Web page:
In Netflix's recent letter to shareholders, the company took an a direct shot at Amazon's move to bundle streaming into Prime shipping subscriptions. Given recent deals, it appears that Netflix's comments must be hanging on an Amazon bulletin board somewhere.
Amazon recently added thousands of films and TV shows, and includes them as a free service to subscribers of its Prime shipping service. We have vastly more streaming content, are available on more streaming devices and are purely focused on subscription video streaming. So far, we haven’t detected an impact on our business from Amazon Prime.
As for Amazon's response, CFO Tom Szultak said on the company's second quarter earnings conference call:
In terms of digital content, we certainly have an offering right now with the opportunity with Prime, we certainly have a product of Prime and video that we like. It’s extremely early but we’re learning customers love it and what they’re seeing so far. We like what we’re seeing so far in terms of some of the metrics but again it’s very very early.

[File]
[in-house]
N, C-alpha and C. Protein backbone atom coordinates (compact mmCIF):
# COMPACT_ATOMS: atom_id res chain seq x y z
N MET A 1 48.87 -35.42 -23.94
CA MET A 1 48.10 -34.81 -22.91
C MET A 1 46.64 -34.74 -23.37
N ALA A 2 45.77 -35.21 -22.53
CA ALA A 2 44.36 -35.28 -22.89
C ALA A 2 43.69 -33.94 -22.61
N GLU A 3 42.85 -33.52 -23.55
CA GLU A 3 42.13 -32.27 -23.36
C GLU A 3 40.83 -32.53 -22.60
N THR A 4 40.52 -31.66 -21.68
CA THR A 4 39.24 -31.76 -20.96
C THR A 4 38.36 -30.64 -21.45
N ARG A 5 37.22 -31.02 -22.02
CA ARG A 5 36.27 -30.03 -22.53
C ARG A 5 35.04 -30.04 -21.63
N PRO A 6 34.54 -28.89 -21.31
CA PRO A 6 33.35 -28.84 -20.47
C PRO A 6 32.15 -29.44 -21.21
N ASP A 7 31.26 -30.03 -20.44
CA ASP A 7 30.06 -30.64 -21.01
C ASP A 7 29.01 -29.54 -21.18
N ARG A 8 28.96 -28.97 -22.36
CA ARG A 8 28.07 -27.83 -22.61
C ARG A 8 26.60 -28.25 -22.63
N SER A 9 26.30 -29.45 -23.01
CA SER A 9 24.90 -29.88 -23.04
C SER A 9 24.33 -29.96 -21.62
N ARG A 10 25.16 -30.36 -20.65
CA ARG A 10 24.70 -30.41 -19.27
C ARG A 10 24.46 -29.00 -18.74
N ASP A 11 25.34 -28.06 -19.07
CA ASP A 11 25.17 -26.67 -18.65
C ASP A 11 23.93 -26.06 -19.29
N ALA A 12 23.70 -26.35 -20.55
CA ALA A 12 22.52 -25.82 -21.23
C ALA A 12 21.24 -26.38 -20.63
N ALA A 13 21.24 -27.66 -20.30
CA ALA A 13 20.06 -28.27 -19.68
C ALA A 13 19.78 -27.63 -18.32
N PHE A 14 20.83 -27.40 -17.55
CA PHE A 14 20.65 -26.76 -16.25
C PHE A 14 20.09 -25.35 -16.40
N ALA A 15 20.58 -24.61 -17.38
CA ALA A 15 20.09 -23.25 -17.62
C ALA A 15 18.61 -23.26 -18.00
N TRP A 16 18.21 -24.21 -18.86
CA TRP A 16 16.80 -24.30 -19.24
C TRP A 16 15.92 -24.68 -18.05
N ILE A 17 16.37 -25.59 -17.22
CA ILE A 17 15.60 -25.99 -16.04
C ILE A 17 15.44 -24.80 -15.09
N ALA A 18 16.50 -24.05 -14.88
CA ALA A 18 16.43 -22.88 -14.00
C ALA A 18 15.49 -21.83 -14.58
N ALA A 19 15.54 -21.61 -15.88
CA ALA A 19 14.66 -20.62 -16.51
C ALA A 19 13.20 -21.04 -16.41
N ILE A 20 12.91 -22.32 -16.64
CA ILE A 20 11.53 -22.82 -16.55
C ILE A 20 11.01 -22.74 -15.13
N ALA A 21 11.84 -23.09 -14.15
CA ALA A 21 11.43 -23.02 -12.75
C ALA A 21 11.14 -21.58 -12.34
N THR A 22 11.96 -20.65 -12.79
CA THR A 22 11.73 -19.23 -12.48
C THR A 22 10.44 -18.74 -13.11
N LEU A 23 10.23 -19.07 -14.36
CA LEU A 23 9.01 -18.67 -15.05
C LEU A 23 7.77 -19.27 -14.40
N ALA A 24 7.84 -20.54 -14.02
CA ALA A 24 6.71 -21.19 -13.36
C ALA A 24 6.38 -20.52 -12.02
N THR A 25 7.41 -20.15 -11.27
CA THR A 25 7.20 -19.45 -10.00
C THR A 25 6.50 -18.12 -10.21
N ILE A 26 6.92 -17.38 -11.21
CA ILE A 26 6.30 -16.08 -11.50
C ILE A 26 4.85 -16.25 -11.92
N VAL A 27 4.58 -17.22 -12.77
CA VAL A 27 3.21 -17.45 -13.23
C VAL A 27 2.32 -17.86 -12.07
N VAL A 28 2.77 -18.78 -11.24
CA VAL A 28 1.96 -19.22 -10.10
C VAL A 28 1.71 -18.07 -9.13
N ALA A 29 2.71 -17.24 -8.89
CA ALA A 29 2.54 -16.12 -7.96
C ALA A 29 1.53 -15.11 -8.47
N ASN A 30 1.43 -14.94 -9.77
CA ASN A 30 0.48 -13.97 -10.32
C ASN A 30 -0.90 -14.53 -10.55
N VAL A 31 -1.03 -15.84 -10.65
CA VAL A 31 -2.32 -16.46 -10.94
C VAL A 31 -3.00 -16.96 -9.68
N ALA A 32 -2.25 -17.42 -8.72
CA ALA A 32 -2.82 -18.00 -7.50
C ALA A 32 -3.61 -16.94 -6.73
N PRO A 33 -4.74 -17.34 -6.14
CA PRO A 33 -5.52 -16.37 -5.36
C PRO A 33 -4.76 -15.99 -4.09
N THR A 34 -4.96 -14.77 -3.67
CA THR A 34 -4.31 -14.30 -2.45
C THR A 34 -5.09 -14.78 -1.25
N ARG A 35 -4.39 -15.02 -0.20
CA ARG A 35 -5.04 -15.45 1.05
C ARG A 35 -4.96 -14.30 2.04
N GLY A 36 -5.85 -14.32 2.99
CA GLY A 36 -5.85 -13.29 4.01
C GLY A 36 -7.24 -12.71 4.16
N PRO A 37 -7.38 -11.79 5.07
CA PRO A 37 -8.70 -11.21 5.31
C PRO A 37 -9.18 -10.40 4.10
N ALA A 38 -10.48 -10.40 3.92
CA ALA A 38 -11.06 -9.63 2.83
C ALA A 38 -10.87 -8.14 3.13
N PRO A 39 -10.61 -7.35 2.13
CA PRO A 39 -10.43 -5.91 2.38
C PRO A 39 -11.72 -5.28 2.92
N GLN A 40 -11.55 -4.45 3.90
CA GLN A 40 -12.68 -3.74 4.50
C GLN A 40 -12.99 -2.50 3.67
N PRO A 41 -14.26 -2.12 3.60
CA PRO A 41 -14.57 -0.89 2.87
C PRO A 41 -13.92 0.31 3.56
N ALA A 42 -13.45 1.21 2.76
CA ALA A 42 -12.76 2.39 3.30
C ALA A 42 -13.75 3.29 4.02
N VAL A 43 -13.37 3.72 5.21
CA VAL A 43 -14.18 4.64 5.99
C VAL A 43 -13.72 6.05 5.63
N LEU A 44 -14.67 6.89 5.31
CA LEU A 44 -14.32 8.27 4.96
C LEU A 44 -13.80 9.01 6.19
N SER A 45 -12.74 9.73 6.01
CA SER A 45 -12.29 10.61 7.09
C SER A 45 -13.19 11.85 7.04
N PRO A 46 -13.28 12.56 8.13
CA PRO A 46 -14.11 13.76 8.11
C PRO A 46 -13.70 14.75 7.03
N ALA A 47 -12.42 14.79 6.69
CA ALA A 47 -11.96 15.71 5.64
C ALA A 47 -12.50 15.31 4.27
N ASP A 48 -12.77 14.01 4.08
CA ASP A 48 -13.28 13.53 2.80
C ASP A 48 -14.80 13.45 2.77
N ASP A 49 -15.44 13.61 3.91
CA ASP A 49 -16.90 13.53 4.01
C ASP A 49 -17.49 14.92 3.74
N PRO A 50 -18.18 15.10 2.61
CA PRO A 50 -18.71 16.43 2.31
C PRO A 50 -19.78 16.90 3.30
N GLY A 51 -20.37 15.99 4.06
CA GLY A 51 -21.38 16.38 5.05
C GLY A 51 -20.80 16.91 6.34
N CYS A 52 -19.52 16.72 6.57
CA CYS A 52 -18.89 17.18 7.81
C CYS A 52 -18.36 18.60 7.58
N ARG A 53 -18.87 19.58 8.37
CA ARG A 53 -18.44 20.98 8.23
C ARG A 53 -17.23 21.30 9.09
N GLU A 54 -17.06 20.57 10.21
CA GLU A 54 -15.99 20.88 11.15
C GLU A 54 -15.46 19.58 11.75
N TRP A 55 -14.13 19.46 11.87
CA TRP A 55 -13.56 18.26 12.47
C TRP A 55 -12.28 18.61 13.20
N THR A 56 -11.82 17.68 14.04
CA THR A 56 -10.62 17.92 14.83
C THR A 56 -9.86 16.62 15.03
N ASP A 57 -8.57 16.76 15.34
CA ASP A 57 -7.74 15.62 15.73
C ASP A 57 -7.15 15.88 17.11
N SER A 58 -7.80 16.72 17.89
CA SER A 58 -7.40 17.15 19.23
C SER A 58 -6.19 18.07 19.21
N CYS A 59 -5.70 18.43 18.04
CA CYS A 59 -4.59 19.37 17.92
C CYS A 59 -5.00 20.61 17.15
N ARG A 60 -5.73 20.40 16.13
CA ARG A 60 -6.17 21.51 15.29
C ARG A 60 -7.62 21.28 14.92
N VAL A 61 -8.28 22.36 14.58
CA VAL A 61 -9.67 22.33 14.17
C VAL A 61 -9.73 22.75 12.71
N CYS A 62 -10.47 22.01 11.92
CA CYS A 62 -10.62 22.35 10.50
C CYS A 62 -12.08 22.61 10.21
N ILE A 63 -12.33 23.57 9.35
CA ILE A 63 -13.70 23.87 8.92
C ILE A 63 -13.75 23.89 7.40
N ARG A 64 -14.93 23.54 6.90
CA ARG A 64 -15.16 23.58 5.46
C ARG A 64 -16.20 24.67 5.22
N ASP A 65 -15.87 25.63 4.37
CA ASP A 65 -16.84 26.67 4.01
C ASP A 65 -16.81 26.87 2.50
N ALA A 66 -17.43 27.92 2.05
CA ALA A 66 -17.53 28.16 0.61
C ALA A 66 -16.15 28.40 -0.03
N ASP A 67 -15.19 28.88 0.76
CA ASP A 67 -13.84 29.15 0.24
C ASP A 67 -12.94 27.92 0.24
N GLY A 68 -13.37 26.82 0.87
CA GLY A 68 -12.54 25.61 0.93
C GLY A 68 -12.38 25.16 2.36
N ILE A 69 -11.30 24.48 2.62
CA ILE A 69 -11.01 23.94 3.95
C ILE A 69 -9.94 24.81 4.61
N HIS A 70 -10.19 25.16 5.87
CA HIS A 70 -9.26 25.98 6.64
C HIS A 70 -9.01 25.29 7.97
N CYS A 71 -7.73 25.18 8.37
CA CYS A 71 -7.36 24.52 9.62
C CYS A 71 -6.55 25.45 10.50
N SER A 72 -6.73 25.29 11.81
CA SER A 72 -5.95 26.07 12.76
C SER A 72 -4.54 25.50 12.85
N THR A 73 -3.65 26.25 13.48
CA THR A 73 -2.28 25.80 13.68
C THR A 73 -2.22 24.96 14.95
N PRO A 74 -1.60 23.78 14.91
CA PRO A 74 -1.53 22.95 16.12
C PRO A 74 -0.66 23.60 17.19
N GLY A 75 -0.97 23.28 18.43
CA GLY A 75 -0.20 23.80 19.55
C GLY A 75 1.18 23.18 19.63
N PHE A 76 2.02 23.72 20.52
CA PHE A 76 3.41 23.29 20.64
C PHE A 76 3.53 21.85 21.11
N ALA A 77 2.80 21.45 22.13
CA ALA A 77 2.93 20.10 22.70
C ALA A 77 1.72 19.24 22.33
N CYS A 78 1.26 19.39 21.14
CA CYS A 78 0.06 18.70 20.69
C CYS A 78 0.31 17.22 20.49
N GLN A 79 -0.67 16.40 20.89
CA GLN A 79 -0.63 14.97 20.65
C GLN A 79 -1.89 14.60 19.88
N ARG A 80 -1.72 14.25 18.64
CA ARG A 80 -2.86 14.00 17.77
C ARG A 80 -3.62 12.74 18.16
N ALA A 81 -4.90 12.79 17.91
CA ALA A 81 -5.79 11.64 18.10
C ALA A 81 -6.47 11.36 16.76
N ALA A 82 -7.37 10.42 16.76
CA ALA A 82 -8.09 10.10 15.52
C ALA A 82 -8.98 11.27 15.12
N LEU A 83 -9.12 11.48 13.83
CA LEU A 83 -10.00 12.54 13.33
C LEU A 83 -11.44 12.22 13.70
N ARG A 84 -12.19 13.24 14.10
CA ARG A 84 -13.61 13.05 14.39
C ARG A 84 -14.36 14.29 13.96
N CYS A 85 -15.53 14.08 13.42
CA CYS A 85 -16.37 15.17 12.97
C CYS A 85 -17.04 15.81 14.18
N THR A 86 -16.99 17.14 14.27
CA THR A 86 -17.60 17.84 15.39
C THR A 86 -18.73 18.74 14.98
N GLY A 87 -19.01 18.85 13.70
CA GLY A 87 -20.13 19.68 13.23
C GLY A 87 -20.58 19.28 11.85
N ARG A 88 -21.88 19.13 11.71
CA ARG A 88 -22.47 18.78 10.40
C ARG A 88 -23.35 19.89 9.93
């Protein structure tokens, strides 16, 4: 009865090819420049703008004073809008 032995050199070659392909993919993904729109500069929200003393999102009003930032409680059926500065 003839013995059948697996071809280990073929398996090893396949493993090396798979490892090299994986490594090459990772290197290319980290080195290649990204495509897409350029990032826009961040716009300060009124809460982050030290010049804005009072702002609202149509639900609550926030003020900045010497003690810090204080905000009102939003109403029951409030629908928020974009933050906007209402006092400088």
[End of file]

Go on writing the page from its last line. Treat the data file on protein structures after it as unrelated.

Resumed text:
If you combine the two statements, Amazon is a flea to Netflix for now, but the e-commerce company plans to become a player. Amazon's actions speak louder than metric free statements.
The bottom line here is that content costs will be going up for streaming media players. And the No. 1 reason Netflix costs may go up will be Amazon. If there's a race for content libraries, Amazon and Netflix will continue to one-up each other. Those moves will only increase the value of content libraries.
Next up for Amazon will be to secure distribution deals. For instance, Netflix has the Wii staked out, but Amazon doesn't. If Amazon can reach everywhere Netflix does chances are good that there will be a revision or two in future shareholder letters.
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